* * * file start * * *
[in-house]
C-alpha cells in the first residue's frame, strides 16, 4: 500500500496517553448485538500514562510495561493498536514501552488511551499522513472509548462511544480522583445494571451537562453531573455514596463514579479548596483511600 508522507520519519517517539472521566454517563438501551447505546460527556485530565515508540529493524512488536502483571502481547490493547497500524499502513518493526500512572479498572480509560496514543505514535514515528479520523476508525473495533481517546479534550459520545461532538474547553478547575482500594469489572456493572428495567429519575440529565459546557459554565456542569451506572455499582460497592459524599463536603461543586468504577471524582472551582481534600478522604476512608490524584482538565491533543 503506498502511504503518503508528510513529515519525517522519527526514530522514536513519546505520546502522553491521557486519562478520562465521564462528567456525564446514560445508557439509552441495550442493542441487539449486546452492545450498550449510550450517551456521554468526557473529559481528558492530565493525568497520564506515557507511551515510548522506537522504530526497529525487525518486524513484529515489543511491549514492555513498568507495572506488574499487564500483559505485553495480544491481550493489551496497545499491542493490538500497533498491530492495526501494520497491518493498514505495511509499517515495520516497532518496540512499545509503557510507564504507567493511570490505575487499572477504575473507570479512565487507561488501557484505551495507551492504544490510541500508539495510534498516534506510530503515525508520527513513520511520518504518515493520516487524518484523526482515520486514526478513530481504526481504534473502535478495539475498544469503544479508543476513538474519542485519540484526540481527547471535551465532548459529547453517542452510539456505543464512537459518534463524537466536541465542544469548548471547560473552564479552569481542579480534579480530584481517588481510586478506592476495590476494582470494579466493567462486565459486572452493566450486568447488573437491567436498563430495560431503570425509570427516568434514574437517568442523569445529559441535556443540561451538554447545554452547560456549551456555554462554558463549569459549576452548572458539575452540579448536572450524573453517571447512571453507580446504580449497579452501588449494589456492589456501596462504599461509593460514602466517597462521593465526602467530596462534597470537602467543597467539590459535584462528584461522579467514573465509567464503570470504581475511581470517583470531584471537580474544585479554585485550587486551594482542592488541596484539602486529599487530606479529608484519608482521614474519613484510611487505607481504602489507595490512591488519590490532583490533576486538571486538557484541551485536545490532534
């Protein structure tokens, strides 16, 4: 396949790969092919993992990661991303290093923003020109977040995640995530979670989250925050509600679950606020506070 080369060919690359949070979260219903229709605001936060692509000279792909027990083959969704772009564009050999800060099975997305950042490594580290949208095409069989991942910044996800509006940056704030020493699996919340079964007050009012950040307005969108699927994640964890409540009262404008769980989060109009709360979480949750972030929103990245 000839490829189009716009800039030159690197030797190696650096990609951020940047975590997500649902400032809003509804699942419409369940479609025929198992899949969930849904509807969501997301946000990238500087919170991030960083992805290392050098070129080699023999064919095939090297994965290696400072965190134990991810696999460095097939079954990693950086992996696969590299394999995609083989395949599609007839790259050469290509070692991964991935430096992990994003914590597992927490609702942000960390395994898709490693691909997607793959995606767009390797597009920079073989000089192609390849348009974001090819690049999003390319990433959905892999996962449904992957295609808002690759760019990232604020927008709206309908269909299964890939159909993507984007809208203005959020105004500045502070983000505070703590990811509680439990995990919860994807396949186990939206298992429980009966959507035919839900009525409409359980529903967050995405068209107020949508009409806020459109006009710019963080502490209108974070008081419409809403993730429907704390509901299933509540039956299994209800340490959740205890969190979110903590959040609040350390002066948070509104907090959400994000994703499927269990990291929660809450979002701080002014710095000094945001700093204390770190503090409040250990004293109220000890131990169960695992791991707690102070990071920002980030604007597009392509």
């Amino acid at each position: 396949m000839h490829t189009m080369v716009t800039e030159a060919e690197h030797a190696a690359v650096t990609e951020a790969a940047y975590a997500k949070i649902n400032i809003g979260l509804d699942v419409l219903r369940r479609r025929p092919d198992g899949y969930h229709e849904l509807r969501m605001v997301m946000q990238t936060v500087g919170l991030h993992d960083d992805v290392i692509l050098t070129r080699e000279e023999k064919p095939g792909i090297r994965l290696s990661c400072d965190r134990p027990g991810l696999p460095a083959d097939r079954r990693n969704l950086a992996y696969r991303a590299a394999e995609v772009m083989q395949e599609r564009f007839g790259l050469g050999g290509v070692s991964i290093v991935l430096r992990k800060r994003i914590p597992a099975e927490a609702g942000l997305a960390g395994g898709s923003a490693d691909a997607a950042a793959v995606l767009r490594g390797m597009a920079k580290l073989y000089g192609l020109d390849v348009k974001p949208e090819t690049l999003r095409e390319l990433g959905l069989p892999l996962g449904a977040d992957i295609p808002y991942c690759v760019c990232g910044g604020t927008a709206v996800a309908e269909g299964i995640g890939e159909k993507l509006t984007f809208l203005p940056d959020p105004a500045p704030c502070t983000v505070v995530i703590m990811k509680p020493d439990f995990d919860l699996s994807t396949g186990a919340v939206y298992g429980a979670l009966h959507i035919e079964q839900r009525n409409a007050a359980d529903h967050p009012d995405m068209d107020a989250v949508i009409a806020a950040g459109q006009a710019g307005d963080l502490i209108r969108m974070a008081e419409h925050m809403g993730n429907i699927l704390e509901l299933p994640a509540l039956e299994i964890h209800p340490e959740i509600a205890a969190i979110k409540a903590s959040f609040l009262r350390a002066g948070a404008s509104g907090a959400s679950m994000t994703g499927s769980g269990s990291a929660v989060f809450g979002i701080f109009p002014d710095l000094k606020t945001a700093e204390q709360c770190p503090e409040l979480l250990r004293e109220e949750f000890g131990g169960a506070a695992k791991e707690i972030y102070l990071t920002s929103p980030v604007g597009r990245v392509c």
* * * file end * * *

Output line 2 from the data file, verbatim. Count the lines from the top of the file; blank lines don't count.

C-alpha cells in the first residue's frame, strides 16, 4: 500500500496517553448485538500514562510495561493498536514501552488511551499522513472509548462511544480522583445494571451537562453531573455514596463514579479548596483511600 508522507520519519517517539472521566454517563438501551447505546460527556485530565515508540529493524512488536502483571502481547490493547497500524499502513518493526500512572479498572480509560496514543505514535514515528479520523476508525473495533481517546479534550459520545461532538474547553478547575482500594469489572456493572428495567429519575440529565459546557459554565456542569451506572455499582460497592459524599463536603461543586468504577471524582472551582481534600478522604476512608490524584482538565491533543 503506498502511504503518503508528510513529515519525517522519527526514530522514536513519546505520546502522553491521557486519562478520562465521564462528567456525564446514560445508557439509552441495550442493542441487539449486546452492545450498550449510550450517551456521554468526557473529559481528558492530565493525568497520564506515557507511551515510548522506537522504530526497529525487525518486524513484529515489543511491549514492555513498568507495572506488574499487564500483559505485553495480544491481550493489551496497545499491542493490538500497533498491530492495526501494520497491518493498514505495511509499517515495520516497532518496540512499545509503557510507564504507567493511570490505575487499572477504575473507570479512565487507561488501557484505551495507551492504544490510541500508539495510534498516534506510530503515525508520527513513520511520518504518515493520516487524518484523526482515520486514526478513530481504526481504534473502535478495539475498544469503544479508543476513538474519542485519540484526540481527547471535551465532548459529547453517542452510539456505543464512537459518534463524537466536541465542544469548548471547560473552564479552569481542579480534579480530584481517588481510586478506592476495590476494582470494579466493567462486565459486572452493566450486568447488573437491567436498563430495560431503570425509570427516568434514574437517568442523569445529559441535556443540561451538554447545554452547560456549551456555554462554558463549569459549576452548572458539575452540579448536572450524573453517571447512571453507580446504580449497579452501588449494589456492589456501596462504599461509593460514602466517597462521593465526602467530596462534597470537602467543597467539590459535584462528584461522579467514573465509567464503570470504581475511581470517583470531584471537580474544585479554585485550587486551594482542592488541596484539602486529599487530606479529608484519608482521614474519613484510611487505607481504602489507595490512591488519590490532583490533576486538571486538557484541551485536545490532534